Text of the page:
Immortal, unchanging, the Elves are the firstborn, the eldest race in all Middle-Earth, but in the time of the Third Age they are dwindling and slowly passing into the West from whence they came. The haven of Rivendell and the woodland realm of Lothlórien are two of the last bastions of the Elves, but such is the power of their people that even in their last days does Sauron fear them.
Dwarves - the unbreakable wall, extremely well armoured and courageous in all things
Like the Elves, the Dwarves are a dwindling race now that Men have risen to prominence, but in all other respects they have little in common. Short and squat where Elves are tall and fair, the Dwarves live in underground kingdoms carved from the rock of mountains and love mineral wealth above all else.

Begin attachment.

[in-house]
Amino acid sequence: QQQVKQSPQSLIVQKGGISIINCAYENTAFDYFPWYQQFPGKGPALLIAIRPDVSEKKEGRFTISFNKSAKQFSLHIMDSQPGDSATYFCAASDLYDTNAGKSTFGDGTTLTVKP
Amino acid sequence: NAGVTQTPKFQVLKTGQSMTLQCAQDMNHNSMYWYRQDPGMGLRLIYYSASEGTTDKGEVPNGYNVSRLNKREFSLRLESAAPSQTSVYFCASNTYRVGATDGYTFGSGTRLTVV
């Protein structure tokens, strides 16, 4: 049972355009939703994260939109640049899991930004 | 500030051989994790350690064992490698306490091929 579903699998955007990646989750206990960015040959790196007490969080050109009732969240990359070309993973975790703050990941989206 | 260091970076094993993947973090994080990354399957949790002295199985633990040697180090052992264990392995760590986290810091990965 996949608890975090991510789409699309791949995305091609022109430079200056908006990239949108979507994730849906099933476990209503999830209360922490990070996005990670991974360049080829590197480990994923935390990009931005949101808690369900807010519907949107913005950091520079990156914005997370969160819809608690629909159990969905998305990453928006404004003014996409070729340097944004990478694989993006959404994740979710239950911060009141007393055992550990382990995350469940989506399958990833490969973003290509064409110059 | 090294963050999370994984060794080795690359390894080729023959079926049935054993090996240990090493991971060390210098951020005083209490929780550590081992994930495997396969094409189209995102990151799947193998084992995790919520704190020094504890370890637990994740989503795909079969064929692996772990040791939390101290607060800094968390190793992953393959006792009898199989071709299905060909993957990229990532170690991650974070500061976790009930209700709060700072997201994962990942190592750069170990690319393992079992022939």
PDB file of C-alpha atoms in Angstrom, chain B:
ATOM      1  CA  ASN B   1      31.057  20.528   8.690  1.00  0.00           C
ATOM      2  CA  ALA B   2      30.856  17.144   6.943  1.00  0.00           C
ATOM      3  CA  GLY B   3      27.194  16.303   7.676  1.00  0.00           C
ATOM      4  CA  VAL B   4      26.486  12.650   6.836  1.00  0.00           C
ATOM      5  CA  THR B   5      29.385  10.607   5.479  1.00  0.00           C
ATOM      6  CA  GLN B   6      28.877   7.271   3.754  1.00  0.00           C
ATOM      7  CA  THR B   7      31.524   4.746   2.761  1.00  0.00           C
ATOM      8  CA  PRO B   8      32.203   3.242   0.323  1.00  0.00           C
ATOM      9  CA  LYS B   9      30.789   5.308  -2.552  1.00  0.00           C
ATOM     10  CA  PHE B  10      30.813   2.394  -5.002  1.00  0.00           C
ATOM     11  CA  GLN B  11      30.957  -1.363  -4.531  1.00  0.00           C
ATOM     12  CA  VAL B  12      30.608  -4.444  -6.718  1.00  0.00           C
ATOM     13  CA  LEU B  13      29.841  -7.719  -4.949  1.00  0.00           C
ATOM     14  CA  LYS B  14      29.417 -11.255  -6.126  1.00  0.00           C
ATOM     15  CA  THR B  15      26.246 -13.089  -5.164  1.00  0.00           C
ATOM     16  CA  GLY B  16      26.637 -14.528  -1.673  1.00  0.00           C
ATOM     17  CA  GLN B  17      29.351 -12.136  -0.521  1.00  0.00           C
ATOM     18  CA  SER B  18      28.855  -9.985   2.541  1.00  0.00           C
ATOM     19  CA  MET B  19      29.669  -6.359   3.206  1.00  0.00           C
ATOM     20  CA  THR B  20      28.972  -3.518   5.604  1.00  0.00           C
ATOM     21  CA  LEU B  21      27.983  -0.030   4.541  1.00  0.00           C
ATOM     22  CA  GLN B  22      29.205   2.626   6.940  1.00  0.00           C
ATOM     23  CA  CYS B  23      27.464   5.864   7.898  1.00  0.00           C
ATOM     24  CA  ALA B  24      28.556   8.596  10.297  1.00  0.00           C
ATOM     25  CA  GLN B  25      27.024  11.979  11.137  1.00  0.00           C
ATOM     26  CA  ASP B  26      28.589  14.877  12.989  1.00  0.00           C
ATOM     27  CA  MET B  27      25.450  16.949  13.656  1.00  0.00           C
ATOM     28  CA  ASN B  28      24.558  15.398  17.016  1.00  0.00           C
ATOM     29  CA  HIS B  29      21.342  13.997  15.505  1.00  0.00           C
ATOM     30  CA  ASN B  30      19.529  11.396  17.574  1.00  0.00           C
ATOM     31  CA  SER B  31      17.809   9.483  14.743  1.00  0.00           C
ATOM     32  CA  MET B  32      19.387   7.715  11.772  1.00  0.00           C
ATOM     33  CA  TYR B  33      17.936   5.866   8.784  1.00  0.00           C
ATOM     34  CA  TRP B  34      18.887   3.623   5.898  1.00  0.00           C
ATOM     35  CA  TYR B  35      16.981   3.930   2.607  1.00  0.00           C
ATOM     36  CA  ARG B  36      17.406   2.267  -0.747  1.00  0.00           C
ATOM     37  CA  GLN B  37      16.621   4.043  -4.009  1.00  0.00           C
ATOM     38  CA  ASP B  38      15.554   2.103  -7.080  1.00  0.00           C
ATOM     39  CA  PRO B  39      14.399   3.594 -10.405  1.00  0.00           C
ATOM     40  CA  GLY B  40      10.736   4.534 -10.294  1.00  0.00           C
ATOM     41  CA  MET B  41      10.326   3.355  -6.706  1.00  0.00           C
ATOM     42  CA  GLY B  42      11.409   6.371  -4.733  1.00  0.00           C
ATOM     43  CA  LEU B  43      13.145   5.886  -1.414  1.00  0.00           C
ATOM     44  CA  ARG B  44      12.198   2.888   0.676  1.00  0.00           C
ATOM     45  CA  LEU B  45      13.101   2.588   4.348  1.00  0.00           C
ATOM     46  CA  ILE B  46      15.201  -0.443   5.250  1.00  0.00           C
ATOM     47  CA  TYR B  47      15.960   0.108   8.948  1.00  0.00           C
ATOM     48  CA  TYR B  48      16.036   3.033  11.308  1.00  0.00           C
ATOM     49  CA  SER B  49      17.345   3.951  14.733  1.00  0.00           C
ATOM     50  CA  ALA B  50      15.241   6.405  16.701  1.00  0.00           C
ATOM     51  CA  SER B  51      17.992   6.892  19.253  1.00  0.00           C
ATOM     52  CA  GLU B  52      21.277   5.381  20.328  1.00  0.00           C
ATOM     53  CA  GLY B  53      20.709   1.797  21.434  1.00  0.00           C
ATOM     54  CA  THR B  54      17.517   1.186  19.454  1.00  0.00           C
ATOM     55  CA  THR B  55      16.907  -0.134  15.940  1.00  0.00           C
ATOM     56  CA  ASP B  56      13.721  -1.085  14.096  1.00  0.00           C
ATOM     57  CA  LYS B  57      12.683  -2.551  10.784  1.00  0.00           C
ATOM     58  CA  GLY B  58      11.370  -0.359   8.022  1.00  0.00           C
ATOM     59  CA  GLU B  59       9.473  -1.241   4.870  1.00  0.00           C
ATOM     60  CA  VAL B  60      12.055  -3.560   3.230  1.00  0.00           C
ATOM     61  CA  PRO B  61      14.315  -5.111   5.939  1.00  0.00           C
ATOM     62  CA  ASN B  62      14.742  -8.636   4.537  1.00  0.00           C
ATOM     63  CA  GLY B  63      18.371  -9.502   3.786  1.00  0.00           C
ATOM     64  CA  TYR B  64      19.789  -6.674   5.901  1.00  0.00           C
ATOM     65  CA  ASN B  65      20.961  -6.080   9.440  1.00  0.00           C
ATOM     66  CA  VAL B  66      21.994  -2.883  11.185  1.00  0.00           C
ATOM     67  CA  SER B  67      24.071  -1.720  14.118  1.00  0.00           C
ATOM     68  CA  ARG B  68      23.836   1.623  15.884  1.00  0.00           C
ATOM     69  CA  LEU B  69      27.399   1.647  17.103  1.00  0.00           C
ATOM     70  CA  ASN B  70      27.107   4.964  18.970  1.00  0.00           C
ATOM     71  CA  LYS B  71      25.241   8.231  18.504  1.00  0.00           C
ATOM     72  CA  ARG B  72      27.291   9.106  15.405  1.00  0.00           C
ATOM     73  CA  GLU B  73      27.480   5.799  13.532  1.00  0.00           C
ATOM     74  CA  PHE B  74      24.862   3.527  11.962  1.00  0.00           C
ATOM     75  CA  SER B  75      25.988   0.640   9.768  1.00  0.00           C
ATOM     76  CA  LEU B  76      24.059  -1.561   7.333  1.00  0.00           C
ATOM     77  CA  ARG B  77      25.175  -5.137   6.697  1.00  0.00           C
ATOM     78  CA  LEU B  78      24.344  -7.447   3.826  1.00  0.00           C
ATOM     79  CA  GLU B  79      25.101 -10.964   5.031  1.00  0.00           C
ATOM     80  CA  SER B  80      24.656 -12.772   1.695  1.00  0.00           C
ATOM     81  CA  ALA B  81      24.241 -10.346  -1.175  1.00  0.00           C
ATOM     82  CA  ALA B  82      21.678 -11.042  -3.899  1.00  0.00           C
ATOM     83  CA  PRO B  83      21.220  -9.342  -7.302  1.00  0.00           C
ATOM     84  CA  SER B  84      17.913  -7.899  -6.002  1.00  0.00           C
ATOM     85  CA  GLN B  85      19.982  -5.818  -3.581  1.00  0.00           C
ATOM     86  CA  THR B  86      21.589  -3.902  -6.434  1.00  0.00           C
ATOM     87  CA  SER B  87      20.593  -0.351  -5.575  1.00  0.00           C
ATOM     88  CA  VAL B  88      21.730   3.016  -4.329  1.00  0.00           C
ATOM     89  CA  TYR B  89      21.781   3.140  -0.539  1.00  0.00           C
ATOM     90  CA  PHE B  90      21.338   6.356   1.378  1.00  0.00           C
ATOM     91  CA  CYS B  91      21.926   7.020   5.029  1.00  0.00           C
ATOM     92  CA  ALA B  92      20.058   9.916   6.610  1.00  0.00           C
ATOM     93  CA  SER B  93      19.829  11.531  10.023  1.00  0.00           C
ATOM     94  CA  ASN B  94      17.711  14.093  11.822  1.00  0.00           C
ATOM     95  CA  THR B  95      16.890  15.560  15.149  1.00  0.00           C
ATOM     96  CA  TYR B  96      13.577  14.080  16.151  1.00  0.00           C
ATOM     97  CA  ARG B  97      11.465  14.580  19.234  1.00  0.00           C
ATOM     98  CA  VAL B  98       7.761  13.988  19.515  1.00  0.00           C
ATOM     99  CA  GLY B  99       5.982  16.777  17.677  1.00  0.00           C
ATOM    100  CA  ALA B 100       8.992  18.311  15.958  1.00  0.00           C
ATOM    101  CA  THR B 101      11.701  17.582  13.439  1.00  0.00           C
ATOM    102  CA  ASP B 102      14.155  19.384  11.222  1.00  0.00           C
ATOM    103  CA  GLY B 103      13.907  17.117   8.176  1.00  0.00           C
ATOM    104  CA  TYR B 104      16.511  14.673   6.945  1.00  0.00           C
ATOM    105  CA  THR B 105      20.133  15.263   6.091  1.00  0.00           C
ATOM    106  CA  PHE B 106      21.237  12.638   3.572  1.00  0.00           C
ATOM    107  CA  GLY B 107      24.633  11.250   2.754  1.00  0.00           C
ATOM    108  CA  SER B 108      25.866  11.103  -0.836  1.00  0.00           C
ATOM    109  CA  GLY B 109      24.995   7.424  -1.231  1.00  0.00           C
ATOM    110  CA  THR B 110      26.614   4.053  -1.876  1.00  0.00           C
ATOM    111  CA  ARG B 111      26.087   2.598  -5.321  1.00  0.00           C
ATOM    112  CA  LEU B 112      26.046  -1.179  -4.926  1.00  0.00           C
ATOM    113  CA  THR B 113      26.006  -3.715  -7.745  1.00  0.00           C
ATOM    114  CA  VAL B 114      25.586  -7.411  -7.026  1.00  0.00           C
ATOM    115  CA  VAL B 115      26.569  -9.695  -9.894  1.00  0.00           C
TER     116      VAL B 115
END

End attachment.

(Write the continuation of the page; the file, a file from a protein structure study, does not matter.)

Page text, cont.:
Riders of Rohan - Raiders and horsemen par excellence
Rohan is the kingdom of the Rohirrim, a warlike people descended from Eorl the Young who was gifted the Riddermark in return for the great service he provided to Gondor in time of peril. Indeed, Rohan is still Gondor's most important ally, for few enemies can withstand a cavalry charge of the Rohirrim.
The Forgotten Realms - everything else, from Hobbits to Ents to Wizards and Eagles.
From Arnor and the Shire, far to the North and West of Gondor come the Dunedain Rangers, scions of the line of Gondorian kings, together with the halflings whose lands they protected. Even as Isengard rose against Gondor, the hidden might of Fangorn was roused by those same halflings to come to the aid of Men.
Mordor - Sauron's own legions, cruel and powerful
The dwelling place of Sauron himself, in the tower of Barad-Dûr, Mordor is an evil, dark land infested by the Orcs and Trolls that make up the bulk of his armies. The Witch-King leads them from the terrifying city of Minas Morgul, once a bastion of Gondor over which it looks, and upon the Plains of Gorgoroth within a ring of three mighty mountain ranges lies Mount Doom itself, where Sauron forged his Rings of Power - and the One Ring to rule them all.
Misty Mountains - the Goblins of Moria and their associated monsters